Fewer Teens Expecting to Work This Summer, According To New Junior Achievement Summer Jobs Poll Most Significant Drop in Three Years



    COLORADO SPRINGS, Colo., May 21 /PRNewswire/ -- Eighty one percent of
 teens plan to work this summer, down from 85 percent in 2002 and 86 percent in
 2001, according to the 2003 Junior Achievement Interprise Poll(TM) on Summer
 Jobs.  Additionally, 30 percent of teens who held a job in the summer of 2002
 are somewhat pessimistic about finding a job this summer, while 45 percent are
 somewhat optimistic.  A total of 1,101 teens participated in this year's
 national poll.
     "All in all, 81 percent is still a high percentage," said Dr. Darrell
 Luzzo, senior vice president of education for Junior Achievement.  "However,
 the trend does support other data out there that the sluggish economy and
 increased competition from the adult workforce may be keeping some teens out
 of the job market this summer."
     However, older teens seem to already have a foothold in the economy, with
 55 percent of 17 year-olds and 76 percent of those 18 years of age or older
 holding jobs during the year.  Of all respondents, 40 percent indicated that
 they held a job during the school year.
     In terms of types of jobs teens plan to have this summer, 21 percent
 expect to work in restaurants/fast food, 21 percent in retail/sales, 16
 percent in babysitting, 10 percent in an office and 9 percent in
 lifeguard/recreation.  The number of teens planning to work in offices nearly
 doubled between 2002 and 2003.
     On the compensation front, 24 percent of teens expect to earn more than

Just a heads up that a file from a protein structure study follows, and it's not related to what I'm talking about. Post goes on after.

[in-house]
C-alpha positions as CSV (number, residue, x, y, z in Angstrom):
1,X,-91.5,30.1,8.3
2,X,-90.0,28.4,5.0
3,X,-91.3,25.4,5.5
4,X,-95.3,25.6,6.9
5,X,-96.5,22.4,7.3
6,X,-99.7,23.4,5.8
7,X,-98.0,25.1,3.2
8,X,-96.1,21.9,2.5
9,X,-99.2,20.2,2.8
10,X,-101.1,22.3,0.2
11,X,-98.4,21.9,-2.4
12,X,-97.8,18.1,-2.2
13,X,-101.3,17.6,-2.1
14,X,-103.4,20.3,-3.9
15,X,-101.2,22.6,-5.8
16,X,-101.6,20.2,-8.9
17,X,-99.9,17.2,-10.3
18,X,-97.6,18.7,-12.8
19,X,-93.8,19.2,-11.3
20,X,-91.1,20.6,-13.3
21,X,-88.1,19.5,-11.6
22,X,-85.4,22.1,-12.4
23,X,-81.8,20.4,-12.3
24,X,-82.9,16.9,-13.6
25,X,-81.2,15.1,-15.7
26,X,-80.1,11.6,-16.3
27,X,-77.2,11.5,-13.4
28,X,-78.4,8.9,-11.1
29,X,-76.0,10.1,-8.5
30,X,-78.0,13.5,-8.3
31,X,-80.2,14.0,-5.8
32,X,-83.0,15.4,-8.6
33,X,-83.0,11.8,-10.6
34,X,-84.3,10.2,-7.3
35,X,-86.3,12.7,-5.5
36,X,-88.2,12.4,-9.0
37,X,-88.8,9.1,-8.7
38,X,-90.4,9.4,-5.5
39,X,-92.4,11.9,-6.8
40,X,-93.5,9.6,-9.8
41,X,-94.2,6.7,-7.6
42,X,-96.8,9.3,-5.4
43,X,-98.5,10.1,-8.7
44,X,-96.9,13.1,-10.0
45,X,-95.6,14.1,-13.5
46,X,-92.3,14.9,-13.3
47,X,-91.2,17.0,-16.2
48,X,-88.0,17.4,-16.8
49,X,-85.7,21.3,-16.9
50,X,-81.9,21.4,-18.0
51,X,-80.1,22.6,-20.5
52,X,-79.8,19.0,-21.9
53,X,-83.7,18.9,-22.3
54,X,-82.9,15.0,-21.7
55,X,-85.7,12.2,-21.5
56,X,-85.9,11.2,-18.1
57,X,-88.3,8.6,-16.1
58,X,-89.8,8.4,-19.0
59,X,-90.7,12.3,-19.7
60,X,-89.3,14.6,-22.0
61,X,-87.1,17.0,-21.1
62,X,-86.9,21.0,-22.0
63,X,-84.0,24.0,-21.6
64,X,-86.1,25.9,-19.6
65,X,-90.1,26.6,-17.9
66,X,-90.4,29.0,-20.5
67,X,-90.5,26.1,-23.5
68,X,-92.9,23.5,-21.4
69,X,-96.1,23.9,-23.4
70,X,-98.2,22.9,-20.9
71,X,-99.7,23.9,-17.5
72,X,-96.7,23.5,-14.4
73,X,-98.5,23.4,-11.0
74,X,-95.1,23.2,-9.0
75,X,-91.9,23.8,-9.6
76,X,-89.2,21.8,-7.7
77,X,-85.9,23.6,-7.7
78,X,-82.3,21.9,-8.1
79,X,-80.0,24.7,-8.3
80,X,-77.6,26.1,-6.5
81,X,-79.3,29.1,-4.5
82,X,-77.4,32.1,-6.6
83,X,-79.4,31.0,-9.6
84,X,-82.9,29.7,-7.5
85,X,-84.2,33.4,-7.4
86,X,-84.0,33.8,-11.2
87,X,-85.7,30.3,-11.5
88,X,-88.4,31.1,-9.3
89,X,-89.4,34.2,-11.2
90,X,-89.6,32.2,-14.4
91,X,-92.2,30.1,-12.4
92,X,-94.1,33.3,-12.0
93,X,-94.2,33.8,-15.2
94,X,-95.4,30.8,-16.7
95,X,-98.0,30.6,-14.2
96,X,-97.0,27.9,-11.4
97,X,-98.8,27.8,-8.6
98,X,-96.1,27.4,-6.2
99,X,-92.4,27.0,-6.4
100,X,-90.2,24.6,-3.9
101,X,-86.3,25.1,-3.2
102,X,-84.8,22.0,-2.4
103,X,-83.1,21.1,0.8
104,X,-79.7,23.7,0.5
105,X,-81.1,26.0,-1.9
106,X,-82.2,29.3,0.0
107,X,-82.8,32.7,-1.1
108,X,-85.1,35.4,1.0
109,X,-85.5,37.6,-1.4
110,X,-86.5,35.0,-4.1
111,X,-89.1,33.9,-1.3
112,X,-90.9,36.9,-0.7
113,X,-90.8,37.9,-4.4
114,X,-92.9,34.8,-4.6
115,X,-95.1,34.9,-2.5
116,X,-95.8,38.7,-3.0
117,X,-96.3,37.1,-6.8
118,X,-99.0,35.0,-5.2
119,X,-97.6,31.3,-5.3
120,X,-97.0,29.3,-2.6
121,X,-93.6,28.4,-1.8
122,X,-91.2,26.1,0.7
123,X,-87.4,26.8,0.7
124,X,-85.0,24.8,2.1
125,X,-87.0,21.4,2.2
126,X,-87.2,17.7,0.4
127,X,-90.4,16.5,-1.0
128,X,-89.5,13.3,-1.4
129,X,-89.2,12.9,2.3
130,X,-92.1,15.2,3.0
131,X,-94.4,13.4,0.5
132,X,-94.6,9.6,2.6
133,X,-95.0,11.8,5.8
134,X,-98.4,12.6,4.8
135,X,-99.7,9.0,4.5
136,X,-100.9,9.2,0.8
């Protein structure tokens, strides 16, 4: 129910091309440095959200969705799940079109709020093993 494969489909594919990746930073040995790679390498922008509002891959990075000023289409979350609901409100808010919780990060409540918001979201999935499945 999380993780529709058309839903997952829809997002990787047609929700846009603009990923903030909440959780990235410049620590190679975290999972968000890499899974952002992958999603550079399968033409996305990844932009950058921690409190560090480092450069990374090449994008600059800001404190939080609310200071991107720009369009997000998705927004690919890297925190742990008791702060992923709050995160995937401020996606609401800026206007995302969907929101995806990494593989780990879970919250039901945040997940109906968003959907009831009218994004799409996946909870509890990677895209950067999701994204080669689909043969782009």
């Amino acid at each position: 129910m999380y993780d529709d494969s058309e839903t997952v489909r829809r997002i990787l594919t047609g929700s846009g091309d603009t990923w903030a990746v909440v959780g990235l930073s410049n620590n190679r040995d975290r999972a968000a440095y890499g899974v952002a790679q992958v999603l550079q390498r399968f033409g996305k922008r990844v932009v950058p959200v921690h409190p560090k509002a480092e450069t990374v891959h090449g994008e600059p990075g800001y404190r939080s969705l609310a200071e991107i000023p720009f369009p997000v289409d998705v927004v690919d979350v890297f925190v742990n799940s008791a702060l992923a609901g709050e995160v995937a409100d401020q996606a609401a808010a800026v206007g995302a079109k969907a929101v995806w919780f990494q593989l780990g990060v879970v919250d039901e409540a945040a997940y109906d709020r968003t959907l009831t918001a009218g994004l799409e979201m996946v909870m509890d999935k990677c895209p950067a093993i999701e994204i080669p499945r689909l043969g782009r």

$7.50 per hour in their summer jobs.  Approximately 33 percent of male teens
 anticipate achieving this wage level compared to 18 percent of female
 students.  The wage disparity may be due to male concentration in construction
 and landscaping jobs, which typically pay more.
     As for "why" teens work, 40 percent work for extra spending money, 24
 percent are saving for college, 19 percent want to pay for a car, 9 percent
 wish to gain work experience and 7 percent are working to help support their
 families.
     The 2003 Junior Achievement Interprise Poll(TM) on Summer Jobs was
 conducted online by Junior Achievement in March. A total of 1,101 students
 participated.
     To read full details of this poll, visit the Research Center on www.ja.org
 under Student Center. For more information, contact Edwin Bodensiek at (719)
 540-6297 or ebodensiek@ja.org.
 
     About Junior Achievement
     Junior Achievement is the world's largest and fastest-growing organization
 dedicated to educating young people about business, economics and free
 enterprise.  Through age-appropriate curricula, JA programs begin at the
 elementary school level, teaching children how they can impact the world
 around them as individuals, workers and consumers. JA programs continue
 through the middle and high school grades, preparing students for additional
 key economic and workforce issues they will face in the future.  Today JA
 reaches more than four million students through 150 offices nationwide and
 another two million students in more than 100 countries worldwide.  For more
 information, visit www.ja.org .
 
 

SOURCE Junior Achievement

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